Relationship Between Well Performance and Structural Setting in the Marcellus Shale of Greene County, Pennsylvania
Analysis of horizontal Marcellus Shale wells in Greene County, Pennsylvania suggests a correlation between estimated ultimate recovery per thousand feet of lateral (EUR/1,000 ft) and structural setting. Basement-generated anticlines and synclines of Greene County seem to have a direct effect on well performance. To test the relationship between EUR/1,000 ft and structural setting in the Marcellus Shale, 730 wells with adequate production, completion, and location information were categorized into four structural settings based on shallow residual mapping the base of the Big Injun Sand. The structural settings refer to the relative height above or below the residual trend surface of the Big Injun at a given location. The structural settings, from low to high, are (1) Below Trend (2) At or Near Trend (3) Above Trend, and (4) Well Above Trend. The Below Trend structural setting has the highest average EUR/1,000 ft and outperforms the worst structural setting, Well Above Trend, by 25%. The average EUR/1,000’ decreases with each progressively shallower structural setting. A similar relationship between horizontal well performance and structural setting has been observed in the Utica-Point Pleasant Shale (Utica Shale) in Ohio. In the Utica Shale, structurally low settings show higher total organic carbon (TOC) compared to structurally high settings. It is hypothesized that structurally low settings offer a better environment for the deposition and preservation of organics. The relationship between well performance and structural setting in the Marcellus Shale will be explored and compared to what has been observed in the Utica Shale. Further, the importance of filtering wells by structural setting prior to analyzing completion methods will be emphasized.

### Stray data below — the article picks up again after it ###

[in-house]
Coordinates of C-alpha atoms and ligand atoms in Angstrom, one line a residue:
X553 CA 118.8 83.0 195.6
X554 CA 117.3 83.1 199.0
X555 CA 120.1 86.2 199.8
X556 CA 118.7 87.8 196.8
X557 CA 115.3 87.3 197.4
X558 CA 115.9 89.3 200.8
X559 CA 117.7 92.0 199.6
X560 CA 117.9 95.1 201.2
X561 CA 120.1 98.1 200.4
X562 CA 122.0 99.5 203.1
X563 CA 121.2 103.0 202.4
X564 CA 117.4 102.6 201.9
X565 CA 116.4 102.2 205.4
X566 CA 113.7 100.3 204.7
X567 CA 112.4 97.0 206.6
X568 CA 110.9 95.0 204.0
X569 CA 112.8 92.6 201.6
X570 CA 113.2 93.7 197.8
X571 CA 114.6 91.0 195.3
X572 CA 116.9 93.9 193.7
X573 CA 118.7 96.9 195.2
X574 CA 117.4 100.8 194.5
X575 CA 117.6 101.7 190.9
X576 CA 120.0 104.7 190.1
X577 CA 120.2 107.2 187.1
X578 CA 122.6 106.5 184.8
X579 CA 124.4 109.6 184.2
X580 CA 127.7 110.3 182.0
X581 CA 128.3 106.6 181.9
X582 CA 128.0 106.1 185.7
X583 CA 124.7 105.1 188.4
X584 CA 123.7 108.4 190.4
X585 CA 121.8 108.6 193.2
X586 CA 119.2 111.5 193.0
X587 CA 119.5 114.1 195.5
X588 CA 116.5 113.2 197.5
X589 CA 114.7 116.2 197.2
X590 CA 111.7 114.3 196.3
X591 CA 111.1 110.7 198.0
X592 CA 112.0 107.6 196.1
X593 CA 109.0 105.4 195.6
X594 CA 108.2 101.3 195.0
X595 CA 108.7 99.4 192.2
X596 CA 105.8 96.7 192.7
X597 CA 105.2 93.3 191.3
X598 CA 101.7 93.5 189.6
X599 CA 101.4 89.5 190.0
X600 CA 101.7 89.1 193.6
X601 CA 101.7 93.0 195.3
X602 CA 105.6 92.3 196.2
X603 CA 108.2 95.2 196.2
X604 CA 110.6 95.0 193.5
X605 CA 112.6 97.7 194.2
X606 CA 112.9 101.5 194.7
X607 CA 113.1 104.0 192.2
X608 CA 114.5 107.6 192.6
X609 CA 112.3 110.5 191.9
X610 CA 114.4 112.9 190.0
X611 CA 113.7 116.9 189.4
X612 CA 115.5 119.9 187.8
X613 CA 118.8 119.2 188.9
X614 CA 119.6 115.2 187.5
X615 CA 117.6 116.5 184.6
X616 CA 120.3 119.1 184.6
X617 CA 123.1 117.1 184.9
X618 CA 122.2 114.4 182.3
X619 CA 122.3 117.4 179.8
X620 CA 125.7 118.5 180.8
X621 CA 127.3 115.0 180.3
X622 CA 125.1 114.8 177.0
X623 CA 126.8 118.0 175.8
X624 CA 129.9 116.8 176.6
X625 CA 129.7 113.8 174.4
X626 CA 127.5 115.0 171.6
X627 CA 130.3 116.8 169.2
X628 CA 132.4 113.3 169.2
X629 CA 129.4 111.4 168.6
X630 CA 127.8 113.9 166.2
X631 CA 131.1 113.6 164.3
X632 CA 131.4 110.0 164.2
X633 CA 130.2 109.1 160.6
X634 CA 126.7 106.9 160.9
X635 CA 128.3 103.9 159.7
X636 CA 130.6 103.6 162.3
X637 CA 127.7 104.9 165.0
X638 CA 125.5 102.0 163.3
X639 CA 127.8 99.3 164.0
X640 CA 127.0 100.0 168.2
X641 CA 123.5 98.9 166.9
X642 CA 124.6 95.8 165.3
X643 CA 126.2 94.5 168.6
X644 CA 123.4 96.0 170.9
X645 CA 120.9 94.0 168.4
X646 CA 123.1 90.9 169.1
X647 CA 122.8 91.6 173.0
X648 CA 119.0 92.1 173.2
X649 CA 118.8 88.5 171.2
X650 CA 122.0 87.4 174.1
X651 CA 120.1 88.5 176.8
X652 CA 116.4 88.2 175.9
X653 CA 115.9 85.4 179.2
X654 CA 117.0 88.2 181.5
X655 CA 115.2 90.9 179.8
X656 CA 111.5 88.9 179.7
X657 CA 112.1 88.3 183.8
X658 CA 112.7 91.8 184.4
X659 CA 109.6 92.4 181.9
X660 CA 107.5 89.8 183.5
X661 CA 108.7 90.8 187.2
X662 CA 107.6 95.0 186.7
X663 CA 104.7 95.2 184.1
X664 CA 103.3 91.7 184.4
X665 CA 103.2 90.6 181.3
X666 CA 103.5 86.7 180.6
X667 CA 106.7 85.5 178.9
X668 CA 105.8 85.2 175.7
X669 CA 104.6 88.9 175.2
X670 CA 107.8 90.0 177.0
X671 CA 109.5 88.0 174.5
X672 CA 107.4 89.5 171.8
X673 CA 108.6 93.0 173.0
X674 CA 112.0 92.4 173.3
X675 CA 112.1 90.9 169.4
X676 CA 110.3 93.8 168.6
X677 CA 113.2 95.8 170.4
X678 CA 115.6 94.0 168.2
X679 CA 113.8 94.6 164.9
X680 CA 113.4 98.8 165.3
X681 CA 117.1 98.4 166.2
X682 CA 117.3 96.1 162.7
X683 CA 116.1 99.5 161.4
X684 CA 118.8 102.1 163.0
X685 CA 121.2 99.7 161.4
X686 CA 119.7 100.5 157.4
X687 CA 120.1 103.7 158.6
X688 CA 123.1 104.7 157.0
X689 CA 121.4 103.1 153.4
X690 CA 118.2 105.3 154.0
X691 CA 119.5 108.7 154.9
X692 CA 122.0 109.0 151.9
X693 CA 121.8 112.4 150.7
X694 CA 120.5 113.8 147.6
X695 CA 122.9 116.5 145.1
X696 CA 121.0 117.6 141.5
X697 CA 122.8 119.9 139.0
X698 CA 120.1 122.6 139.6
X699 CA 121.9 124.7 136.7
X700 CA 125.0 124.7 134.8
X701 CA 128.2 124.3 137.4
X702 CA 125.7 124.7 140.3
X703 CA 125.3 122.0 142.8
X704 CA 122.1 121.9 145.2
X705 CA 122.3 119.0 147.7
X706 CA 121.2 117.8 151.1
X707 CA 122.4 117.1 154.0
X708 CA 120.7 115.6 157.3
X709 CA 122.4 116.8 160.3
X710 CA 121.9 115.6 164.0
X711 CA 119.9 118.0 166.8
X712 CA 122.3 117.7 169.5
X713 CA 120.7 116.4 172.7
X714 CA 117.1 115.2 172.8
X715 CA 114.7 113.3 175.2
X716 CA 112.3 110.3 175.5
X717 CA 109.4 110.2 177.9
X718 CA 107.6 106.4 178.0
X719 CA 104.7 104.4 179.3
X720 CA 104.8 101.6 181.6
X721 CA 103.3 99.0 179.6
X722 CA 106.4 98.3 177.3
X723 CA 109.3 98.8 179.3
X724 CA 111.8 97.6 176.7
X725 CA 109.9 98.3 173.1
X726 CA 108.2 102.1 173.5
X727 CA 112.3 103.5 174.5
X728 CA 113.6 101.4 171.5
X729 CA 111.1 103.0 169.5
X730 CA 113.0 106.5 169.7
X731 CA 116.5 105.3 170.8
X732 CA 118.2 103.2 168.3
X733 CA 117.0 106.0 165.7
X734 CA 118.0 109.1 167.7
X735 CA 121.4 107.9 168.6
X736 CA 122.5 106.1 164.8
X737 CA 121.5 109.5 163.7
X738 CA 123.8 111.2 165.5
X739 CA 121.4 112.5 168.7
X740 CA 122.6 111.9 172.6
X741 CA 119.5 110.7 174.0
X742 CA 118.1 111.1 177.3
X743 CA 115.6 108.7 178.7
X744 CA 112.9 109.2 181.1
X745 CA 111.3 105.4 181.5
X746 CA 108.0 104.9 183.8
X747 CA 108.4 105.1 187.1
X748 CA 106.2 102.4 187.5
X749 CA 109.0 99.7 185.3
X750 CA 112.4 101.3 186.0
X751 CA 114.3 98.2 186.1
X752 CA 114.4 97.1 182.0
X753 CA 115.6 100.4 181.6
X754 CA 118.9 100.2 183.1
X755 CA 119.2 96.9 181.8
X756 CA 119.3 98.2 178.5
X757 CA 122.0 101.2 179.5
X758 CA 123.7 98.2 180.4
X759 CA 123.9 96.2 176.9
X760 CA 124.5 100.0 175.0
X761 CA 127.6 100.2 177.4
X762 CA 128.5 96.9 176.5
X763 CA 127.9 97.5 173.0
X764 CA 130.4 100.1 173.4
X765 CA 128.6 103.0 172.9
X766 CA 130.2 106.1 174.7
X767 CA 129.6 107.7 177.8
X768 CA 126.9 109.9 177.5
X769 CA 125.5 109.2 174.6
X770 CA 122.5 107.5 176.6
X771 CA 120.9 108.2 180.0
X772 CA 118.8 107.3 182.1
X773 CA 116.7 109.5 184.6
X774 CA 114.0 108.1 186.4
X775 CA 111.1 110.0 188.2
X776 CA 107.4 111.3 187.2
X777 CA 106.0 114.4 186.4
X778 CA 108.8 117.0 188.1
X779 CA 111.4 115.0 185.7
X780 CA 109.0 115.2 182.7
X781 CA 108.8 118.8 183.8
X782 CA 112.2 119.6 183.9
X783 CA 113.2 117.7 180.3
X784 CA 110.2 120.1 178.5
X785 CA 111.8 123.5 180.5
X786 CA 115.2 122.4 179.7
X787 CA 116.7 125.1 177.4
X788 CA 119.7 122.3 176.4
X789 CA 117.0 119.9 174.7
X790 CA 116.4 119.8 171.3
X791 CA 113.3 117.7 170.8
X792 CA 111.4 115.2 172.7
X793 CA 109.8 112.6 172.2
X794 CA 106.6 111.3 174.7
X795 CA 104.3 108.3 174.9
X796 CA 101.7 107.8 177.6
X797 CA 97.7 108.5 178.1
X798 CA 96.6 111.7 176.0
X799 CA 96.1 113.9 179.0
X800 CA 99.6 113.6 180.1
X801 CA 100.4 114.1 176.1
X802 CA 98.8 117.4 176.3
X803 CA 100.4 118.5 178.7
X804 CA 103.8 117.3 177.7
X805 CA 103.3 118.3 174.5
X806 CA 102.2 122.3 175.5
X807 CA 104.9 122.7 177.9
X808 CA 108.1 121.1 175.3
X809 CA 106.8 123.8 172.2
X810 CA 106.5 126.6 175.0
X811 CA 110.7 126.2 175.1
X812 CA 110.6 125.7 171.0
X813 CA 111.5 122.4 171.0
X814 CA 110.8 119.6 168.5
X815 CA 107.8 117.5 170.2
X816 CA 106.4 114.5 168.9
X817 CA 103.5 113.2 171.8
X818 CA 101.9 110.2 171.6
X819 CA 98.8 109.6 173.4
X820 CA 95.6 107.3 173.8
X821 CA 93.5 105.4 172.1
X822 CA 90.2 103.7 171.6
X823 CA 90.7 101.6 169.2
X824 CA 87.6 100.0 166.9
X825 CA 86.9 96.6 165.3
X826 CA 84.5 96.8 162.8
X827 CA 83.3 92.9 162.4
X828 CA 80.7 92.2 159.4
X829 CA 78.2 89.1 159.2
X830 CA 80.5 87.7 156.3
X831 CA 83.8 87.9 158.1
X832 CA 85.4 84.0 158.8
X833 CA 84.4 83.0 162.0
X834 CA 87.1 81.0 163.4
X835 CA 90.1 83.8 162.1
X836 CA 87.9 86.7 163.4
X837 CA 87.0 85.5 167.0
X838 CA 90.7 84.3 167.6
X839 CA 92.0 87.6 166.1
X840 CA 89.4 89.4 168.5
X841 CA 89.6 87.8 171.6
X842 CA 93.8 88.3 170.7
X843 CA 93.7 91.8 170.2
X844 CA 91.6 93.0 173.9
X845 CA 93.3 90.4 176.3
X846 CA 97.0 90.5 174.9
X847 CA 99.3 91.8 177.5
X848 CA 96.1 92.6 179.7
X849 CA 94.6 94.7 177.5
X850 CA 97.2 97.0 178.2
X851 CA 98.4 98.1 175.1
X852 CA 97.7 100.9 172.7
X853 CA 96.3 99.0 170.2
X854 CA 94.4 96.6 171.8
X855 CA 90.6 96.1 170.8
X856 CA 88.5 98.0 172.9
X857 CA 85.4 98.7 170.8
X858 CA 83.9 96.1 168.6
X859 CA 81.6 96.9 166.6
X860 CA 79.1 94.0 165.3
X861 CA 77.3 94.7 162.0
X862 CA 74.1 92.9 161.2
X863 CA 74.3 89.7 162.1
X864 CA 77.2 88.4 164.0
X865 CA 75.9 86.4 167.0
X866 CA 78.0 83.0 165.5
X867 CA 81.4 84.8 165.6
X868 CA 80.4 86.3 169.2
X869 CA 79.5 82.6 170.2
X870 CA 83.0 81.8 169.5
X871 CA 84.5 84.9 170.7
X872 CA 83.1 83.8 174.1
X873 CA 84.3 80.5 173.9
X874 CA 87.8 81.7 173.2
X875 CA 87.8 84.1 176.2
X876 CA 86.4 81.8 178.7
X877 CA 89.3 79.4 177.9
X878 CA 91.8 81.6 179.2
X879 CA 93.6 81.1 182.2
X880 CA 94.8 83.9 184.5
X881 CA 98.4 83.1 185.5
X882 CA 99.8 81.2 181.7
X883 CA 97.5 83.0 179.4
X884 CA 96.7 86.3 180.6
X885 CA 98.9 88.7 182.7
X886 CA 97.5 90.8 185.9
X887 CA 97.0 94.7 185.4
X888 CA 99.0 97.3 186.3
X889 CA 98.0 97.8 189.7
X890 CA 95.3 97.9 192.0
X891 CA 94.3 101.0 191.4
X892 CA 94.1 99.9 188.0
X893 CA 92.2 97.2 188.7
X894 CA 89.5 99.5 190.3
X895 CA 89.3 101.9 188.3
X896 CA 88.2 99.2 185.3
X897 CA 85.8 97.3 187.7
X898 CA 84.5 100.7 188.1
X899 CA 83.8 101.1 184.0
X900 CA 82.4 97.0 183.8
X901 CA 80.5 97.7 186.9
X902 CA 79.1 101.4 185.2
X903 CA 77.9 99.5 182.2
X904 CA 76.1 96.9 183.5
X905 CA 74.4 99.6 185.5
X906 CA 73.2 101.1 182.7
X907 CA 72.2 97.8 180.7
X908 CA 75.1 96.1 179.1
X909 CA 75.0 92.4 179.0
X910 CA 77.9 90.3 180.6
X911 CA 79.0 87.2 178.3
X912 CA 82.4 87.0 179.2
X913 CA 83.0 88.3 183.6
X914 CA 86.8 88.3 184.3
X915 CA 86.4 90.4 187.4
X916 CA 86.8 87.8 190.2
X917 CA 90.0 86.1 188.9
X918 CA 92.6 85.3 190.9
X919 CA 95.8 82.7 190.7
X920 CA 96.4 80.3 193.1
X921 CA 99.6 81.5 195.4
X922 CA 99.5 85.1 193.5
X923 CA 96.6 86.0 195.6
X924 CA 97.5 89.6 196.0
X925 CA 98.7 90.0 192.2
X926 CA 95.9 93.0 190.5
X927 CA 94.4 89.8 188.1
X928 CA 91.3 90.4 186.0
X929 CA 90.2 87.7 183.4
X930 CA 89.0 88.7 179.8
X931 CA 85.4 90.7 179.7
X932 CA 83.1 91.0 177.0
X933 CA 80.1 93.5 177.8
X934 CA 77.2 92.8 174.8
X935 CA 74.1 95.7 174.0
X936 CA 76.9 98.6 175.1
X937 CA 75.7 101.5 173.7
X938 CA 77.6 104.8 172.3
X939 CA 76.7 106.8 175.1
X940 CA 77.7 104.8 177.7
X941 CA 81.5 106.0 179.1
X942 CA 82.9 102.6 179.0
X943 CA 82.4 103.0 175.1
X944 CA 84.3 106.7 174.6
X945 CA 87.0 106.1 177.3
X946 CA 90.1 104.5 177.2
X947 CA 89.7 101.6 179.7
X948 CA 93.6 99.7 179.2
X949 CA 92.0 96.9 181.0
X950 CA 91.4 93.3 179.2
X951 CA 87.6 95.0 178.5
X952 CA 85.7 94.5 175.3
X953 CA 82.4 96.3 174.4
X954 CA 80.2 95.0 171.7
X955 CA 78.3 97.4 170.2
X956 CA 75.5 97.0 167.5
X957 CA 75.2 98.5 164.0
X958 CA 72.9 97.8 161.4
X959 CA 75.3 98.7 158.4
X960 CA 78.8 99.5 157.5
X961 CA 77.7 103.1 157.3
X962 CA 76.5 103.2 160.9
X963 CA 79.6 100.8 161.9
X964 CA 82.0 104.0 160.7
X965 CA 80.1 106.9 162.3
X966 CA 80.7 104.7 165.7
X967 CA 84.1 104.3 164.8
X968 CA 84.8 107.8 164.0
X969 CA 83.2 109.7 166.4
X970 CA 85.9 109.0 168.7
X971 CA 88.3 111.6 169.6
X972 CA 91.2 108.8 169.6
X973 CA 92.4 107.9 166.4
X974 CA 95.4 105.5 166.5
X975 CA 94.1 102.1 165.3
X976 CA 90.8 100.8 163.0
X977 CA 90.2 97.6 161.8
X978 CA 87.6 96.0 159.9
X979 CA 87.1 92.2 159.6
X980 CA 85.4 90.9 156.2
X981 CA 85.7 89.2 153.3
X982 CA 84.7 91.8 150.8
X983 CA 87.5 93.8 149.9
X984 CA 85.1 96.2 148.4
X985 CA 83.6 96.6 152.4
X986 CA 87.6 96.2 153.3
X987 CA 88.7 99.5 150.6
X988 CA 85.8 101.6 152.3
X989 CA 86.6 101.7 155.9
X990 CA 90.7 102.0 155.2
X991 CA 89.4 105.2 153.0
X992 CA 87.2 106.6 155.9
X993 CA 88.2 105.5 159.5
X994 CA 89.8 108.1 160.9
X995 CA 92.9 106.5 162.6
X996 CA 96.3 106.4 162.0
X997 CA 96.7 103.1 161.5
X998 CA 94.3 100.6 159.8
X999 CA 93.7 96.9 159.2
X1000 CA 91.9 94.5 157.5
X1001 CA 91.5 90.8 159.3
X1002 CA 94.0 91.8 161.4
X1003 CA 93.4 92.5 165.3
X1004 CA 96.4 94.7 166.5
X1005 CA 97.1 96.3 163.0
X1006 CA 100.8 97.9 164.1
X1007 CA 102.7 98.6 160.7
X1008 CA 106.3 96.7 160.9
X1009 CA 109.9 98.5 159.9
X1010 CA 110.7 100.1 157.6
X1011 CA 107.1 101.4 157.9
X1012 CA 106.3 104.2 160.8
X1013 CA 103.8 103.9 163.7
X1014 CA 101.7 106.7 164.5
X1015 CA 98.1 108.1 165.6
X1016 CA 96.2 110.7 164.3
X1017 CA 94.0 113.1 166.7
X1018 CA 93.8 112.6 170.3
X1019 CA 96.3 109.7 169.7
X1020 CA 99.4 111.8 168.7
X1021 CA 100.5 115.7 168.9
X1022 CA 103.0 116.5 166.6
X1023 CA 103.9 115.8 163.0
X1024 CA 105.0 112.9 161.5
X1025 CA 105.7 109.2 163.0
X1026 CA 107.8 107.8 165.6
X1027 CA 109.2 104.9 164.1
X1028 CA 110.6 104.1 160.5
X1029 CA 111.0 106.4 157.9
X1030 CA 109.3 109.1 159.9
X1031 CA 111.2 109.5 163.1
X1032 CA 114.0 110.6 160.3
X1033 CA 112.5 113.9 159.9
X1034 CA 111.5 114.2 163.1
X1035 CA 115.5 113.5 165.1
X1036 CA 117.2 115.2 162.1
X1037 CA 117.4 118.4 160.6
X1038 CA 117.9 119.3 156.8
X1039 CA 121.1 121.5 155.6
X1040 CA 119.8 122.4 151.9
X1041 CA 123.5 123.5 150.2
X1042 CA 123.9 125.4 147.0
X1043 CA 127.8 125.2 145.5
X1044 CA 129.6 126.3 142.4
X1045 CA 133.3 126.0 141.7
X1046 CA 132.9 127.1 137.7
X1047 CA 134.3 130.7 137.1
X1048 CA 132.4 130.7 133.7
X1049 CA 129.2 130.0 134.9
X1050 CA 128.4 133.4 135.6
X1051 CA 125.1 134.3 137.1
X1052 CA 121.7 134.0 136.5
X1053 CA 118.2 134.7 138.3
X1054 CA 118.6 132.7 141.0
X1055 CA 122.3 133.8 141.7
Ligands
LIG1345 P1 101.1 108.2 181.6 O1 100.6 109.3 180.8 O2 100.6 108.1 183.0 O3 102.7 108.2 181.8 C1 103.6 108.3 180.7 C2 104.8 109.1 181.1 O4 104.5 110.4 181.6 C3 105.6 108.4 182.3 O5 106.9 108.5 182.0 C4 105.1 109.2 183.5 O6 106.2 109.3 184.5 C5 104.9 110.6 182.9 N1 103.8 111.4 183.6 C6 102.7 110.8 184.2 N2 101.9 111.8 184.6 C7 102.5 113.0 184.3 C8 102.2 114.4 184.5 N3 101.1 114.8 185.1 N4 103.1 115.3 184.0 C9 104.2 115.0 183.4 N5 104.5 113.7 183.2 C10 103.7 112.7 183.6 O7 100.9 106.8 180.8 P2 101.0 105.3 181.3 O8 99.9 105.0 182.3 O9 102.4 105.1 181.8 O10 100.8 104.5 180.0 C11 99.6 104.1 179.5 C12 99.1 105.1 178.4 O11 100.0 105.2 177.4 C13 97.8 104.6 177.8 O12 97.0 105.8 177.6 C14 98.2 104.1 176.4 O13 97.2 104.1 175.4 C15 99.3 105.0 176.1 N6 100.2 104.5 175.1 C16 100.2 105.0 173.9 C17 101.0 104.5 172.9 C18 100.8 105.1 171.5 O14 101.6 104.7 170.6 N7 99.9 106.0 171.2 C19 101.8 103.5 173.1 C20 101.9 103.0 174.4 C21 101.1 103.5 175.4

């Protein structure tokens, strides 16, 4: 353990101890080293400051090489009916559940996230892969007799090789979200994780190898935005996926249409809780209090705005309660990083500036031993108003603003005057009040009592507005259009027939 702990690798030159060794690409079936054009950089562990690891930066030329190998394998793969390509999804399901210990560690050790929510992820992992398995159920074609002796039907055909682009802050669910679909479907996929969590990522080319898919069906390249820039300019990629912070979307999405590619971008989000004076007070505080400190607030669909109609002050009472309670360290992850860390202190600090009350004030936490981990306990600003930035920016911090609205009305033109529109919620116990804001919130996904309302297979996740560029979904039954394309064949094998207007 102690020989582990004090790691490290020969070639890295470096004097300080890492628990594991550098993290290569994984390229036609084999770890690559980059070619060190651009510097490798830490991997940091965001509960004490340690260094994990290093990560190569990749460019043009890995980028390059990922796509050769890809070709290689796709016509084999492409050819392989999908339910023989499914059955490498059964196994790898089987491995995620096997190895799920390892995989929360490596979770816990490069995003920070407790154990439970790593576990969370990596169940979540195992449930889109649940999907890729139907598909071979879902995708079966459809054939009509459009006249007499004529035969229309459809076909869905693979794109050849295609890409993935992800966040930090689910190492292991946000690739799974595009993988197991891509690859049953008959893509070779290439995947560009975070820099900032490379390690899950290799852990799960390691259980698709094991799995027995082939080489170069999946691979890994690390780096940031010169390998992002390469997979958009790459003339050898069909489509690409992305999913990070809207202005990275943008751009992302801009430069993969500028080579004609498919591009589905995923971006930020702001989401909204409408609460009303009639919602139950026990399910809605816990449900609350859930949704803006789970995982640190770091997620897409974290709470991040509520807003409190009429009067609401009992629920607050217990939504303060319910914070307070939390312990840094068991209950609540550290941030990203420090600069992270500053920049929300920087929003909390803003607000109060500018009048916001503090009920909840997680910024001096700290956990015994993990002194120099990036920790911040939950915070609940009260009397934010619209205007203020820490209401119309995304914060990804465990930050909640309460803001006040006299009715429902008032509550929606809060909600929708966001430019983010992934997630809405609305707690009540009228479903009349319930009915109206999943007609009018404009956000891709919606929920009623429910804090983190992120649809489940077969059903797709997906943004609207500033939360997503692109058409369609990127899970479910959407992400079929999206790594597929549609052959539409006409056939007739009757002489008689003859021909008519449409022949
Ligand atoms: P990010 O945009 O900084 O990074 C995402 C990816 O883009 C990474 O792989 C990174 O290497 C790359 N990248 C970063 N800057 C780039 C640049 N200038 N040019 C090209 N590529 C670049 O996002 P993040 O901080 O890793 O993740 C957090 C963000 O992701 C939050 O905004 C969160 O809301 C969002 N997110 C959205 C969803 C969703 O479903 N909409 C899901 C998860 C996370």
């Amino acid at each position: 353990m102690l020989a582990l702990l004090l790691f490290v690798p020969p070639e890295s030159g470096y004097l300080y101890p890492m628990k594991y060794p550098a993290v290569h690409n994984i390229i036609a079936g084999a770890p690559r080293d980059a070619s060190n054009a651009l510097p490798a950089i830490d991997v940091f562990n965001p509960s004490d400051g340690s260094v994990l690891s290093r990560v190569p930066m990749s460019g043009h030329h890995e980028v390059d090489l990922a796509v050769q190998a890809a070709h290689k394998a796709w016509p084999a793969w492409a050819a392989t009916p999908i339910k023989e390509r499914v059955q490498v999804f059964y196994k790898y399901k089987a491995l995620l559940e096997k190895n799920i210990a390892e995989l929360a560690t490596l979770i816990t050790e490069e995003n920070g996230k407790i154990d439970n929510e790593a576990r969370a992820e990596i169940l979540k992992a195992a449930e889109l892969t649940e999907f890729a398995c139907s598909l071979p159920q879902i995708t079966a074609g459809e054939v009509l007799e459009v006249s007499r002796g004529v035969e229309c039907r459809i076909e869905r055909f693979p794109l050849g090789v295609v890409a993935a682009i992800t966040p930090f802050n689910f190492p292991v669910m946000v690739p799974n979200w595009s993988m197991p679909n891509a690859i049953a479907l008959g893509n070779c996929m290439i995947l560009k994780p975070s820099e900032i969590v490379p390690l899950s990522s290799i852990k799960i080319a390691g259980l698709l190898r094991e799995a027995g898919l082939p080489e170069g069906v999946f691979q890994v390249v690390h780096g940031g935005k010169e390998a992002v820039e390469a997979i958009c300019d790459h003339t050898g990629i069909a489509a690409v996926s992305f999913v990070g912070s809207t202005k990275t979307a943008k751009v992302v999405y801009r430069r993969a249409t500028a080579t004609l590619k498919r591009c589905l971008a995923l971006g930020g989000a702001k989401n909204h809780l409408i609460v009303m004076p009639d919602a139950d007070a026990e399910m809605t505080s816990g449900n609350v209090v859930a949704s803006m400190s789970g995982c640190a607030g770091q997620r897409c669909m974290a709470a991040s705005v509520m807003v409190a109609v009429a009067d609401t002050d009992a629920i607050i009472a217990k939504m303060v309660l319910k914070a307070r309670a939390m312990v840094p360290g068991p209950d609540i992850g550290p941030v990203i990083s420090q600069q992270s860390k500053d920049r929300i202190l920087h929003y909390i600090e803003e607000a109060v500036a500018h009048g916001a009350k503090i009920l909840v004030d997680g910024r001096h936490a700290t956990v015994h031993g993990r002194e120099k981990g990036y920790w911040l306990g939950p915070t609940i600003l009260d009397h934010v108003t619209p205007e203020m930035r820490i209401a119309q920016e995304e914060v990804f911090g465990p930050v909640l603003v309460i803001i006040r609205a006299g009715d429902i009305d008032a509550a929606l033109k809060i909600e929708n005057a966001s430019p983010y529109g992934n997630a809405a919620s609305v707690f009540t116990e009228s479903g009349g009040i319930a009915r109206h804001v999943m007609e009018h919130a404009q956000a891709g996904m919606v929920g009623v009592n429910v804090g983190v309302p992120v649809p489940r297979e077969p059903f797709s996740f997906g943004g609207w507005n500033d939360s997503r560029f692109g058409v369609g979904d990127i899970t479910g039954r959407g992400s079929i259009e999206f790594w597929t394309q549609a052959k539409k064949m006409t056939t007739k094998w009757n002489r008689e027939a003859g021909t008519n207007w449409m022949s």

AAPG Datapages/Search and Discovery Article #90335 © 2018 AAPG 47th Annual AAPG-SPE Eastern Section Joint Meeting, Pittsburgh, Pennsylvania, October 7-11, 2018